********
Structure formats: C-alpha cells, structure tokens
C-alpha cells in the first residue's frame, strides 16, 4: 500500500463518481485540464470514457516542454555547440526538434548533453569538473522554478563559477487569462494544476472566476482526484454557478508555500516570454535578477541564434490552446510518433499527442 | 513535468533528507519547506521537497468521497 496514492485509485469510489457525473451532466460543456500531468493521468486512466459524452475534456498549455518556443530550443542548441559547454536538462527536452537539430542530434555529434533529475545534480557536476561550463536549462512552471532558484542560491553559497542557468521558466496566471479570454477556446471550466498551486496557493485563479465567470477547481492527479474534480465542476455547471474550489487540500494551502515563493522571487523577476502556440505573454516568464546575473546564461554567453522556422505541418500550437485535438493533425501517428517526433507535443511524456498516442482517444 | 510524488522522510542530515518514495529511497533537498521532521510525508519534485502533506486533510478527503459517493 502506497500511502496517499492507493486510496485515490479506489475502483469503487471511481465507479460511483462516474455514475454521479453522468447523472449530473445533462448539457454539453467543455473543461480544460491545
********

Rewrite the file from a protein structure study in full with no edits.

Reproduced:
Structure formats: C-alpha cells, structure tokens
C-alpha cells in the first residue's frame, strides 16, 4: 500500500463518481485540464470514457516542454555547440526538434548533453569538473522554478563559477487569462494544476472566476482526484454557478508555500516570454535578477541564434490552446510518433499527442 | 513535468533528507519547506521537497468521497 496514492485509485469510489457525473451532466460543456500531468493521468486512466459524452475534456498549455518556443530550443542548441559547454536538462527536452537539430542530434555529434533529475545534480557536476561550463536549462512552471532558484542560491553559497542557468521558466496566471479570454477556446471550466498551486496557493485563479465567470477547481492527479474534480465542476455547471474550489487540500494551502515563493522571487523577476502556440505573454516568464546575473546564461554567453522556422505541418500550437485535438493533425501517428517526433507535443511524456498516442482517444 | 510524488522522510542530515518514495529511497533537498521532521510525508519534485502533506486533510478527503459517493 502506497500511502496517499492507493486510496485515490479506489475502483469503487471511481465507479460511483462516474455514475454521479453522468447523472449530473445533462448539457454539453467543455473543461480544460491545